Simple Practices to Deal With Psoraisis

Psoriasis is an inflammatory disease,  There are several patterns of psoriasis, and the herbal and dietary strategy is different for each.  Psoriasis in Chinese medicine is categorized into Wind Cold (with pale red lesions covered with thick white scales and minimal itching), Blood Heat (with red macules or papules that proliferate rapidly with heaped up scales, and may itch intensely,) Blood Dryness (with occasional moist pale red lesions covered with tightly adhering scales,) Blood Stasis (with chronic dark lesions covered by thick hard and sticky scales), Damp heat (with dark red uneven macules covered by greasy thick crust-like scales and weeping), Fire Toxin (with pustular lesions that spread and coalesce covered with fine loose scales and itching, burning or pain) or Liver and Kidney Deficiency (with pale red lesions, thin grayish scales, a tooth-marked tongue and lower back pain.)

  • Clean up your diet. While there is no single diet that is right for all individuals, none of us need sugar, trans fats or processed foods.  Look for foods that come without labels-  foods your great-grandmother would recognize as food. Eat real food, mostly vegetables and not too much.
    • People with Wind Cold, Blood Dryness and Liver/Kidney deficiency will benefit from warming foods and herbs like cinnamon and ginger.  Organic liver may help improve the blood and stop itching.
    • People with Blood Heat, Damp heat, and Fire Toxin patterns need cooling diets, high in vegetables, avoiding warming spices.  Avoid fried foods and excess fatty meats.
    • People with Blood Stasis and Blood Dryness need moistening foods with circulatory stimulation.  Foods should contain water and fat, and pungent spices may help with movement. Okra, coconut, fruits help.  Foods with a deep red or green color or green superfoods also help build blood which is necessary to move it.   
  • Gluten sensitivity is often a factor in psoriasis.  Some individuals with psoriasis have been shown to have marginally higher incidence of anti-gliadin antibodies than others.  Tests are often not effective until damage is severe.  Try an elimination diet for 2 months, however the elimination must be strict as gluten is like glue and sticks around for a long time on your intestinal villi.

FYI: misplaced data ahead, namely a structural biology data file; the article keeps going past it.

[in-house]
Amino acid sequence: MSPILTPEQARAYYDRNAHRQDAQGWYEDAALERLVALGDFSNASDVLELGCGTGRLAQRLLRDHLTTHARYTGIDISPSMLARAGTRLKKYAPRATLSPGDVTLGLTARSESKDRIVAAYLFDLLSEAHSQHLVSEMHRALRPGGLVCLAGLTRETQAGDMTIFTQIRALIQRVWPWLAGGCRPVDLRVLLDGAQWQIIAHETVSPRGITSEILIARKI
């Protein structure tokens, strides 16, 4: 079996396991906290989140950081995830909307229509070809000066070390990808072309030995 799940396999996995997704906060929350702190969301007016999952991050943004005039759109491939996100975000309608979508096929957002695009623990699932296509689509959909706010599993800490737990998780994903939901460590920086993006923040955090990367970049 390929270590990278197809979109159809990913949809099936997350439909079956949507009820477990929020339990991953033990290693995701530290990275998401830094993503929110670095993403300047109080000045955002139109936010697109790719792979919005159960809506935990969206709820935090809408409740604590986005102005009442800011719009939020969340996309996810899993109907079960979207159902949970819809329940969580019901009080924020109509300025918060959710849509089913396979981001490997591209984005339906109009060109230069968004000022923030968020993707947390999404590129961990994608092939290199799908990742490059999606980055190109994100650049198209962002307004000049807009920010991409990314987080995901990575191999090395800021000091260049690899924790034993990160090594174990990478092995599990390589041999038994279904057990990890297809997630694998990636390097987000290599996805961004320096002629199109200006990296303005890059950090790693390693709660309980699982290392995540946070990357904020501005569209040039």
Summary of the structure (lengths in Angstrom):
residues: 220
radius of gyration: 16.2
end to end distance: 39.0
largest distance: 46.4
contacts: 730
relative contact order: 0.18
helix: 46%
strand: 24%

• Insulin resistance and overweight make psoriasis worse by increasing inflammation.  Low carb diets, minerals and fish oil, and exercise help.
  • While some people respond to reducing nightshades like tomato, eggplant and potato, it does not work for everyone.  Any allergens may increase inflammation.

From my experience, the foods that seem to cause the most inflammation and aggravate symptoms appear to be:

  • Caffeine (especially in hot patterns)
  • Alcohol  (especially in hot patterns)
  • Sugar
  • White flour
  • Refined carbs
  • Soda
  • Red wine (- red wine may help for blood stasis patterns.)
  • MSG
  • Saturated and trans fats
  • Artificial sweeteners

The foods that seem to help decrease inflammation and promote healing are:

  • Omega-3 fatty acids, especially DHA
  • Monounsaturated fats (olive oil, nuts)
  • Lean proteins such as fish and grass-fed animals.  Non-farmed salmon.
  • Fruits and vegetables, especially those high in quercetin, (apple and red onion skins).
  • Adequate water.
  • Cruciferous vegetables like broccoli, cauliflower, Brussels sprouts, and kale, contain sulfur which the body needs to make its own antioxidants like glutathione which may also promote healing.
  • Turmeric, ginger, and garlic


  • Take bitters before meals to enhance digestion and reduce inflammation.  Bitter tastes cue the body to produce bile, to digest fats properly, to move food through the gut (where serotonin is made) and prevents waste metabolites from being reabsorbed.
  • Take fish oil, sufficient to get 1000 mg DHA which is several capsules.  This makes your cell membranes more permeable to insulin and reduces inflammation.
  • Vitamin D is usually inadequate. Without a blood test you can take up to 10,000 iu per day of Vitamin D3, which is a natural prohormone, unless you have scleroderma, lymphoma or abnormal calcium metabolism. www.vitamindcouncil.org
  • Magnesium has dropped by at least a third since the 70s in the food supply  Take 800 mg in the more absorbable forms of Magnesium citrate, magnesium orotate, CALM drink or ionic magnesium.  Trace minerals are important.  Use ionic minerals, sea salt, stinging nettles, kale, collards and sea vegetables. 
  • Sleep 8 hours a night and reduce your stress levels.  Stress, as you may have observed, makes psoriasis worse.  In the 1920s the average American slept 9 hours a night, but today we allow artificial light and activities to distract us from sleep.  Lack of sleep leads to high cortisol, stress and obesity.  Sleeping in a dark room or with a blindfold has been shown to be more beneficial.
  • Exercise regularly.  Interval training is the most time-effective form of exercise, where intense bursts of exercise for a few minutes are interspersed with moderate aerobic activity.  Strength training is important to build muscle mass.  Stretching helps the body recover.  Intentional exercise like qi gong or yoga uses the mind and spirit to grow the body.  All of this reduces inflammation, weight and insulin resistance, which is reflected in your skin.
  • Have a genuine spiritual practice that allows you to get deep into your source.  Meditation, prayer, yoga ,qi gong and acupuncture focus you deeply inward.
  • Be comfortable in your own skin. Stress and self image play a strong part in our skin conditions.  Don’t see yourself as unworthy or in a negative light.  You are worthwhile and can feel comfortable in your own skin.
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